I have always loved Dana Fritz’s series Terraria Gigantica: the World Under Glass. For the project, Fritz photographed in the world’s largest enclosed landscapes: Biosphere 2’s ocean in the Arizona desert, the Henry Doorly Zoo’s desert in the Great Plains of Nebraska, and Eden Project’s tropical rain forest in Cornwall, England. The series addresses a common conundrum in the “ecotourism” industry. Included in the environments are (a perfect mix, in Fritz’s photographs, of obvious and subtle) signs of a “carefully constructed [representation] of the natural world.” The images make it easy to laugh at our humble efforts to recreate nature in a set-up that requires power outlets and ceilings. But like zoos, these places stand for something beyond entertaining visitors; they are centers of scientific observation and research. Therefore, human involvement is not only essential, but not necessary to try to completely hide. This complex situation, and interpretations of it by various artists, fascinates me.
Fritz’s photos make me think of our efforts to cultivate life on another planet. I love the juxtaposition of lush, beautiful greenery and hard metal surfaces or such clearly limiting boundaries. To me, it seems like the nature inside the biosphere is trying to escape into the outside world where it “belongs.”
From the artist’s statement: Built in the late 1980s to research possible space colonization, Biosphere 2 was designed as an airtight replica of the Earth’s environment. This glass and metal-framed structure contains a tropical rain forest, mangrove wetlands, a fog desert, savannah grassland, and an ocean with a coral reef. No longer airtight, it is repurposed toward research and education about sustaining our planet Earth, ‘Biosphere 1,’ through study of water, climate, and energy. The Henry Doorly Zoo supports both education and research on a campus with the largest indoor jungle in the United States and the largest indoor desert in the world. Here, the illusionism of these immersive environments also incorporates the display of the animals that live there. The Eden Project was built with a mission to educate about environmental conservation and sustainability. It currently houses over 1 million plants in the world’s largest conservatory and models sustainable practices in construction, waste reduction, and resource management.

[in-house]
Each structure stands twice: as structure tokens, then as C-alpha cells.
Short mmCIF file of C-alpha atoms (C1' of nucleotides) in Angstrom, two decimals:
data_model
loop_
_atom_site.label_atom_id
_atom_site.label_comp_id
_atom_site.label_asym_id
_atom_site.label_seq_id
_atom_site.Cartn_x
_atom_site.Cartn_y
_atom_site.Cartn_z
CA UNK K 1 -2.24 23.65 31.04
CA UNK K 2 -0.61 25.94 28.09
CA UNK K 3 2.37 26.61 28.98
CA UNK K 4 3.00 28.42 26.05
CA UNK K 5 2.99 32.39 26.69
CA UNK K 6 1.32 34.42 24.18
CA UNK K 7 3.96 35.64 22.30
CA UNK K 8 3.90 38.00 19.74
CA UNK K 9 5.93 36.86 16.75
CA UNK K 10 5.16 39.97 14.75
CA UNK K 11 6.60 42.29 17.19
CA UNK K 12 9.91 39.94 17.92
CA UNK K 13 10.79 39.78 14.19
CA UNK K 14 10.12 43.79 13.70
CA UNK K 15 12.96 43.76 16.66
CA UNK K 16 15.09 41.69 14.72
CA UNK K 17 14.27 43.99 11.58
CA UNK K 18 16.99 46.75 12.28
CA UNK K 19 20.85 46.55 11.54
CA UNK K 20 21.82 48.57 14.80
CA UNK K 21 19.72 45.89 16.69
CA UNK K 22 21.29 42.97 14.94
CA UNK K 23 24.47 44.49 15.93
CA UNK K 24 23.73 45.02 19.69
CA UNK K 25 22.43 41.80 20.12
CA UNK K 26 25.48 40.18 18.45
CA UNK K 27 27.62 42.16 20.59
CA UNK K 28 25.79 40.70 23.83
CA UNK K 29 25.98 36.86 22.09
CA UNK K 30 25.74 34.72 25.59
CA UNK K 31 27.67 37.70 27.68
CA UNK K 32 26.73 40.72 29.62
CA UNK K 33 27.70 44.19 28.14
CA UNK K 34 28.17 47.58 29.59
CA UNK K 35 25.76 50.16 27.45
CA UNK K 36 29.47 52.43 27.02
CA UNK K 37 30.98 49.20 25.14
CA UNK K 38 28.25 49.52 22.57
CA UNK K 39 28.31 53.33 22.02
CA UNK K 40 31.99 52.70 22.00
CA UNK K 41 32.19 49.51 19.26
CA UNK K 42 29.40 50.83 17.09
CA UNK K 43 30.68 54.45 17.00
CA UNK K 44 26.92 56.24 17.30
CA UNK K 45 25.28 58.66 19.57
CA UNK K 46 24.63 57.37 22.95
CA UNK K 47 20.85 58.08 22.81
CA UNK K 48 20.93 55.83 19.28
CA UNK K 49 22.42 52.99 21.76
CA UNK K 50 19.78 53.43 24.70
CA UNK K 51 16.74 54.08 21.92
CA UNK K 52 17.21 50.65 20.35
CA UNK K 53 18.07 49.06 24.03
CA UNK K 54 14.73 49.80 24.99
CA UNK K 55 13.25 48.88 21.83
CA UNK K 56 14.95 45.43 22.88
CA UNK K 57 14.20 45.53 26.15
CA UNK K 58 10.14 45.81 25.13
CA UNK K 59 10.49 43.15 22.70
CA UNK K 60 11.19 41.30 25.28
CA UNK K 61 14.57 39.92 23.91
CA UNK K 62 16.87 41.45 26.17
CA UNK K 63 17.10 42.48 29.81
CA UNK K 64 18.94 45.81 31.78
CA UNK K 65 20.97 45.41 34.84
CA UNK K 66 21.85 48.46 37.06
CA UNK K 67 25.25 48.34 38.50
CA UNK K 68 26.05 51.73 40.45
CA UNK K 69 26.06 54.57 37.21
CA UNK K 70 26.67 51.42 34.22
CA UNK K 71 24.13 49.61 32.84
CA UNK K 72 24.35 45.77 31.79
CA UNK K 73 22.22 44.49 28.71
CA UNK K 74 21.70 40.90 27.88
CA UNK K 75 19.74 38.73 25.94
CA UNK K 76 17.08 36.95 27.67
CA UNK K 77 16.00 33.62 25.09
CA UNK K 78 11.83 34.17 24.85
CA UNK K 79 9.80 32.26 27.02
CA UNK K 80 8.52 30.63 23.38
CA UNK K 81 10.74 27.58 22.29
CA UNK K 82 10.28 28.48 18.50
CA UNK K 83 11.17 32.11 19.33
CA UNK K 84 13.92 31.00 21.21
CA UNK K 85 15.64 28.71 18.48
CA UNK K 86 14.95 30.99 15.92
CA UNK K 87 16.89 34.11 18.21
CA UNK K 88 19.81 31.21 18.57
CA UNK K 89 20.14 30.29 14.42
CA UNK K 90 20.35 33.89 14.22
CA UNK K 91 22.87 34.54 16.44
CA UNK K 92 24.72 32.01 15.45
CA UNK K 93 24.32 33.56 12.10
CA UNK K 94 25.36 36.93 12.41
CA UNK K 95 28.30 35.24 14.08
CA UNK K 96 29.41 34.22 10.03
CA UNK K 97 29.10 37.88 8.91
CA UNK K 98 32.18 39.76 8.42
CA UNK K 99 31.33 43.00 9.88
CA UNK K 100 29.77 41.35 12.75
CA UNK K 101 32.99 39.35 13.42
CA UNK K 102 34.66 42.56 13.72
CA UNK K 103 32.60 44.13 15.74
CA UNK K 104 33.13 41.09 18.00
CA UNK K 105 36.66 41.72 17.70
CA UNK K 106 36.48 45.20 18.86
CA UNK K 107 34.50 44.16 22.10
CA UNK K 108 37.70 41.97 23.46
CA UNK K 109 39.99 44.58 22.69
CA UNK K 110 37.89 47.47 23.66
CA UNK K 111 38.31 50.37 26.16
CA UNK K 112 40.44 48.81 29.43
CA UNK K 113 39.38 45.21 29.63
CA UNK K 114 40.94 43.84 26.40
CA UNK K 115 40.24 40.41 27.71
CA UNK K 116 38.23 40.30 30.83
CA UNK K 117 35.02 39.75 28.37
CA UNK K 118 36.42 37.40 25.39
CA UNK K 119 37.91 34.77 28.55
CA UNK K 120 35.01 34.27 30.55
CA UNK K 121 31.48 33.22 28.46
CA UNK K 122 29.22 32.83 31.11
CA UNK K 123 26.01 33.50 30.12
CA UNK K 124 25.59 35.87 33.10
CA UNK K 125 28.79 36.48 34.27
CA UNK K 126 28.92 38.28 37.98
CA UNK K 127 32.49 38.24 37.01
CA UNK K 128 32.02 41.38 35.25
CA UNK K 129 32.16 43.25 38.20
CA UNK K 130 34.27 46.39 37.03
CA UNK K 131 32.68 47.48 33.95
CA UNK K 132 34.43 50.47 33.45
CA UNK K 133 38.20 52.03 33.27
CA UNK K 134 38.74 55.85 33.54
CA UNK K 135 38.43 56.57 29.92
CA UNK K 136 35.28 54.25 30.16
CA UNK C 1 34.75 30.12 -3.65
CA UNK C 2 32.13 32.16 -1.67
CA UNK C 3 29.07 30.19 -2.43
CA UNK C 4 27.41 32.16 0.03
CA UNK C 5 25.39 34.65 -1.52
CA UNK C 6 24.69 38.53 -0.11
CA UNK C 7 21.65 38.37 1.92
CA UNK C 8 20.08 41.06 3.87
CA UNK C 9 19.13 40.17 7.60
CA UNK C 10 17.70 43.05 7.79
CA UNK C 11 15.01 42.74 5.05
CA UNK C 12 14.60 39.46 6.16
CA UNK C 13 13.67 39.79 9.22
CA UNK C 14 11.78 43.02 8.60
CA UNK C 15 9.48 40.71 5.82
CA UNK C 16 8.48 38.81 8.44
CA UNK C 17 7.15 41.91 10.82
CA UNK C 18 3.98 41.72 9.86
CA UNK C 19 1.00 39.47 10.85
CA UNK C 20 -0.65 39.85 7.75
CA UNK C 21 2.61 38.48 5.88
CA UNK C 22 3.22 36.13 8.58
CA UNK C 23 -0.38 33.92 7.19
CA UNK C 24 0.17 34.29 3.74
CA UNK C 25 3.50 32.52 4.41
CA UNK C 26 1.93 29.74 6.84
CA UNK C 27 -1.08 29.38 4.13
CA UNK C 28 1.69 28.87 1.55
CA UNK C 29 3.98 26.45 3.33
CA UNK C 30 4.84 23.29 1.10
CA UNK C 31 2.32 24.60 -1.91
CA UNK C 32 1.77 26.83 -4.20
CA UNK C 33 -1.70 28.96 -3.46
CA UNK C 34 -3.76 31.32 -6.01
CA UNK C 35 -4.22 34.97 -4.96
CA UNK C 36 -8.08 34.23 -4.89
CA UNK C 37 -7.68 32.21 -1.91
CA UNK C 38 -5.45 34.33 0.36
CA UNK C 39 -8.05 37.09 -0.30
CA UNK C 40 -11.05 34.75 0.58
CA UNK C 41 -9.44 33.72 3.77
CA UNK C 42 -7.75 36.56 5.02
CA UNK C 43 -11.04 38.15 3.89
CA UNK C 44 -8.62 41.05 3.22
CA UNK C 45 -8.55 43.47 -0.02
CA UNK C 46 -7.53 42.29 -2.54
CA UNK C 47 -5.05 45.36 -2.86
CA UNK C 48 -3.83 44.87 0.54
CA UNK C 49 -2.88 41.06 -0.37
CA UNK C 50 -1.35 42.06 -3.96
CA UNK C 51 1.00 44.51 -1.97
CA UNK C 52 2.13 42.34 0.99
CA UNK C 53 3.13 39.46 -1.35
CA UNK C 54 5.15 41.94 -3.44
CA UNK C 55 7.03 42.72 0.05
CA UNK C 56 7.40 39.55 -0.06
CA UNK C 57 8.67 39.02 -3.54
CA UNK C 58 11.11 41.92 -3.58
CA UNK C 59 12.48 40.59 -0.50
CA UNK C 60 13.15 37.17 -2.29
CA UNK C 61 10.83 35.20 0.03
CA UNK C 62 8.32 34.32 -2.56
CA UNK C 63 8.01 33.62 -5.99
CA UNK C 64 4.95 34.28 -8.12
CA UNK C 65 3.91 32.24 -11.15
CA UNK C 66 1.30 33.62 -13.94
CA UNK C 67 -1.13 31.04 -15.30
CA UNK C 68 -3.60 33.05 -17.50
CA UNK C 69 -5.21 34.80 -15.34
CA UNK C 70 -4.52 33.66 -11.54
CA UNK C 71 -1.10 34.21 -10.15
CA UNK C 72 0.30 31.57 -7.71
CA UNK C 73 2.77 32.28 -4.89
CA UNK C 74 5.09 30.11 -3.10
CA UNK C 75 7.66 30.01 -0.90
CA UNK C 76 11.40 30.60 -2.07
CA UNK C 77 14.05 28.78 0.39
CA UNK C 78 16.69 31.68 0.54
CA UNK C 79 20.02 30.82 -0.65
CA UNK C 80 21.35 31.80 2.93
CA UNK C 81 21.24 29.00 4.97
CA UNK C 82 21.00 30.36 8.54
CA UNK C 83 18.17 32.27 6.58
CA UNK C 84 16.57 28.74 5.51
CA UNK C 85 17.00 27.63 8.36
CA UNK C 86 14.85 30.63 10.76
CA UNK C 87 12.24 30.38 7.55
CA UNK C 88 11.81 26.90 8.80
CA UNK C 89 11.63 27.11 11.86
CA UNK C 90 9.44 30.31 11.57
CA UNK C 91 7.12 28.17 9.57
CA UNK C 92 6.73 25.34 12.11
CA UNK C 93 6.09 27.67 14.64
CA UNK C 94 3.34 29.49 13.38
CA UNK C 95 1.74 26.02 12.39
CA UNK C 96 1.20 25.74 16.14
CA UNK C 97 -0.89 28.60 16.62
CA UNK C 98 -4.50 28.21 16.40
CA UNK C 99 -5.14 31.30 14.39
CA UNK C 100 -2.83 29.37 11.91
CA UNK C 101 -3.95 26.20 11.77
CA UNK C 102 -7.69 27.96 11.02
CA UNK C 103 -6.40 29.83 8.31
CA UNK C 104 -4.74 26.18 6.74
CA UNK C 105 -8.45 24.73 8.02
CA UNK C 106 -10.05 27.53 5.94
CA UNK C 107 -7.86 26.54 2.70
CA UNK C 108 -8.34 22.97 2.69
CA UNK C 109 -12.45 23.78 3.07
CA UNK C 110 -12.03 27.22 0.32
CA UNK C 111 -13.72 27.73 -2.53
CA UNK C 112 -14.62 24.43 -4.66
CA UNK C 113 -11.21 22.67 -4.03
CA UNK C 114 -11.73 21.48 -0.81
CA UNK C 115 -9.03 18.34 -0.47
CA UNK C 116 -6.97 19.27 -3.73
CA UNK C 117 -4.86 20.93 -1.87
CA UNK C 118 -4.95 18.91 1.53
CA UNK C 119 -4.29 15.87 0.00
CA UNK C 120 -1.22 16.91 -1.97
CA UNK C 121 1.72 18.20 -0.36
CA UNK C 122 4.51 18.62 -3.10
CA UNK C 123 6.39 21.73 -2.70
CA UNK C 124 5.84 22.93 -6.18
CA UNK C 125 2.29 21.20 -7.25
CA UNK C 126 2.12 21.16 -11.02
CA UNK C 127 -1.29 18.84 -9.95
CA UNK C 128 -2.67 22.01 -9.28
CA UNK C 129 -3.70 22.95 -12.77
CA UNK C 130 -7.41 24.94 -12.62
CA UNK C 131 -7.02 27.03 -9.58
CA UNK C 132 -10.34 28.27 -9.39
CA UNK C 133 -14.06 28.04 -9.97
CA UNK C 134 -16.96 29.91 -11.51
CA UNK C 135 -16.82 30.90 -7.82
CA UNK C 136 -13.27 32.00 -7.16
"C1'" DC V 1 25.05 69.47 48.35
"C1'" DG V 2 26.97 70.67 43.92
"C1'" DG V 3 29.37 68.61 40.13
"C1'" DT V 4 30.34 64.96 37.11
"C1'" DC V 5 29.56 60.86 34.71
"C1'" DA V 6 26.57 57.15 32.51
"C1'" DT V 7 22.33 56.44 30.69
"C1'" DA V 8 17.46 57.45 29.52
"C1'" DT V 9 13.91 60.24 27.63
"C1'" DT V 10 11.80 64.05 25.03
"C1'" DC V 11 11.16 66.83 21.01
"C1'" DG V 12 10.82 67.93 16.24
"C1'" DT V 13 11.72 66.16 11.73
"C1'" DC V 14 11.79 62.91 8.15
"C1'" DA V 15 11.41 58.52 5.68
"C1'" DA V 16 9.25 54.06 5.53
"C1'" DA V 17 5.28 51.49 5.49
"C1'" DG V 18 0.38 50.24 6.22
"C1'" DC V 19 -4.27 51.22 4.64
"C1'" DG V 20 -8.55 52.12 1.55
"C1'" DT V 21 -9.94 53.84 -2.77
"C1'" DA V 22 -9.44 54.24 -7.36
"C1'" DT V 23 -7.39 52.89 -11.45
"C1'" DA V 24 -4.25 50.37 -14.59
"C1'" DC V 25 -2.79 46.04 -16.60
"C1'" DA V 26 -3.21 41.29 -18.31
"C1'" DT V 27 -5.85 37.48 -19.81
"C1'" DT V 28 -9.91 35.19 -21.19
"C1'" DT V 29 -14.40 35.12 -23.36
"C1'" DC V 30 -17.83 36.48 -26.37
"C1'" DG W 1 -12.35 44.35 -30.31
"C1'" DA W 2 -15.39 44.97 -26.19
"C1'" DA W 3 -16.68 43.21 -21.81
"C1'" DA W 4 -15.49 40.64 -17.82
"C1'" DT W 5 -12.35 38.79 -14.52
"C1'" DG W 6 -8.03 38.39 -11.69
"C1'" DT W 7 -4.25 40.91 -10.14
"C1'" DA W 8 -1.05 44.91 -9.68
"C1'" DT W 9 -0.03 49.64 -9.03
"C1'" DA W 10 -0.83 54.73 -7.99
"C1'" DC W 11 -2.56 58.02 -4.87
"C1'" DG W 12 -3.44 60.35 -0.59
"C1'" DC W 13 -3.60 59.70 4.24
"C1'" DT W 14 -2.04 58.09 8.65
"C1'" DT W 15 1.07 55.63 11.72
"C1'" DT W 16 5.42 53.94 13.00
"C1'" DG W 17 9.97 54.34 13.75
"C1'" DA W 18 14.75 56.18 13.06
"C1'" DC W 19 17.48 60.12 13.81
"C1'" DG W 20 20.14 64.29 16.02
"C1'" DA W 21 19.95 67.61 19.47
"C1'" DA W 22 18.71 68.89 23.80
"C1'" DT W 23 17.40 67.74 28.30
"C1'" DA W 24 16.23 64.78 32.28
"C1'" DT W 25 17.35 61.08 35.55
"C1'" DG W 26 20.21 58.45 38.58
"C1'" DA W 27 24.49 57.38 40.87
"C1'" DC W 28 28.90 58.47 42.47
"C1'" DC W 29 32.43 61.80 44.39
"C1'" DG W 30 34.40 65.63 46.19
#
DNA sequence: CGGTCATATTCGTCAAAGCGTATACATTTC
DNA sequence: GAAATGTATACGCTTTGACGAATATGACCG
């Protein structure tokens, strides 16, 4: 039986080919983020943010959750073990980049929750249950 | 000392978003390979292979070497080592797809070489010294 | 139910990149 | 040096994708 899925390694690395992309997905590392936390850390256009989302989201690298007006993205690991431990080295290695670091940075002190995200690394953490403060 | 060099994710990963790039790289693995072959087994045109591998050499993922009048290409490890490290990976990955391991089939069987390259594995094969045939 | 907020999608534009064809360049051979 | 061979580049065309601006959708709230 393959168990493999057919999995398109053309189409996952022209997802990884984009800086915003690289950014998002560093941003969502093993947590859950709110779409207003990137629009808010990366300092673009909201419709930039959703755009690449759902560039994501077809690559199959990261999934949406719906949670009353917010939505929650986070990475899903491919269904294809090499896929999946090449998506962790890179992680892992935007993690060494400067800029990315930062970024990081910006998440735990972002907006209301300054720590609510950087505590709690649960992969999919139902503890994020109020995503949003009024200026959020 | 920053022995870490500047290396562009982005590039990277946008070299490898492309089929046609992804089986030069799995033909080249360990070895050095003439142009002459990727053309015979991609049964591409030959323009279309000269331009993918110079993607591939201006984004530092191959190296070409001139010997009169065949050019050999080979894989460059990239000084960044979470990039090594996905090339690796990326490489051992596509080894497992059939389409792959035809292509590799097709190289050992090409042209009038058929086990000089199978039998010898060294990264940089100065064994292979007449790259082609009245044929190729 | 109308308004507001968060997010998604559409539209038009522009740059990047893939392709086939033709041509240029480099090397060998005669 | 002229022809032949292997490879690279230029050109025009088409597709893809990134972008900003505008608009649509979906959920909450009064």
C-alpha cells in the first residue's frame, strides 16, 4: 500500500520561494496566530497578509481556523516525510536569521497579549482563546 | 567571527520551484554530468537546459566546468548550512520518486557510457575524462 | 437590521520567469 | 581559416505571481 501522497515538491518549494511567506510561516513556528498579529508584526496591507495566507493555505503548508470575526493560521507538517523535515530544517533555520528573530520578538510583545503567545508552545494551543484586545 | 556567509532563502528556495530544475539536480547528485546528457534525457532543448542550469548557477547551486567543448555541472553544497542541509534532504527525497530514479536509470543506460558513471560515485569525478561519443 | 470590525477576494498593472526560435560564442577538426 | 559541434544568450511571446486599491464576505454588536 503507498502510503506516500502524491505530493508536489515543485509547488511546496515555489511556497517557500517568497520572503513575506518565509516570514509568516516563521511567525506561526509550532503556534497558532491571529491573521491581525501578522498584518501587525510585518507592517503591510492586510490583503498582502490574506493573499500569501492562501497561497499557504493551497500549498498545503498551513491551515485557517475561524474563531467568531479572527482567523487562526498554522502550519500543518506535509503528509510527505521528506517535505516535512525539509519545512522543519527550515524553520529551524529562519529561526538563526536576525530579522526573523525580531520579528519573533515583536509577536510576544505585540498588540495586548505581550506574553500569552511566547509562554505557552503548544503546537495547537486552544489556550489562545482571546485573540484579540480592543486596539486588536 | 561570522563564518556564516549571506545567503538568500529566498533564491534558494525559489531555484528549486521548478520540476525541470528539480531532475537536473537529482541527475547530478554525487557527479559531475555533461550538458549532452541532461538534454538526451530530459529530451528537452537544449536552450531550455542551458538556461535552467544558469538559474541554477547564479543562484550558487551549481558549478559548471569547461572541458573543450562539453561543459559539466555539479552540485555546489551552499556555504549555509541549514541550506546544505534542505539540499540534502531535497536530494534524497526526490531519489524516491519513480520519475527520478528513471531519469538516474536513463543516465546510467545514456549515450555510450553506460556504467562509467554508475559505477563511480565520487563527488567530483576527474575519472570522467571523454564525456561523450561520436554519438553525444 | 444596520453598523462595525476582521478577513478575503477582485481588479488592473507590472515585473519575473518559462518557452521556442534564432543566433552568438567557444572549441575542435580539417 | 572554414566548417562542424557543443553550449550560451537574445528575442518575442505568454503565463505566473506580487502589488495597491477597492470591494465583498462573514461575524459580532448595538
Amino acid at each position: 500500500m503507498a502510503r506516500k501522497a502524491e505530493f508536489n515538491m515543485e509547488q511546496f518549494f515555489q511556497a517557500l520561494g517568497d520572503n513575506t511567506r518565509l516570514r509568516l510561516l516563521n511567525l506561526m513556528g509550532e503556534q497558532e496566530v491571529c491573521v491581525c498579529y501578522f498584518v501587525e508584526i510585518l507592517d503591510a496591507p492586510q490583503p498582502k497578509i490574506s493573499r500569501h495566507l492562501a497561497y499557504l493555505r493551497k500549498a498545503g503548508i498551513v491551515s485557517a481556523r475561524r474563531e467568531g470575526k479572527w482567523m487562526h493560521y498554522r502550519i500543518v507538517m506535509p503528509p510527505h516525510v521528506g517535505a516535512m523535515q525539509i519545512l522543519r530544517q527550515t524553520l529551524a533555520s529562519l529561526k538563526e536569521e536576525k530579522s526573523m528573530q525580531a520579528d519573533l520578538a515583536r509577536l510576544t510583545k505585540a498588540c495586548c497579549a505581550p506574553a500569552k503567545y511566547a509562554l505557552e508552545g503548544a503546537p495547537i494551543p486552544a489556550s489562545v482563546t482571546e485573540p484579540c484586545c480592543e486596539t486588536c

While the technical and aesthetic demands of these varying missions informed the physical design of these spaces, the required juxtapositions of natural and artificial elements also generate unintentionally striking visual paradoxes that can go unnoticed. These include vistas referring to the idea of landscape, thresholds signifying architecture and fragments that focus on details. In these carefully constructed exhibits, away from the crowds of visitors, the illusion gives way. In these margins, these liminal spaces, the natural and the artificial sometimes meet, overlap, and bleed together, or they collide, resist, and contrast with one another. The visual richness of these small details leads to big questions about what it means to create and contain landscapes. They ask us to think about our interactions with and attitudes about the natural world. They ask us to consider whether these spaces supplement or replace the natural world. They ask us to reflect on the distinction between the natural and the artificial.
Fritz’s work is on view at Place M in Tokyo December 14-20, 2015.
Visit artist's site: danafritz.com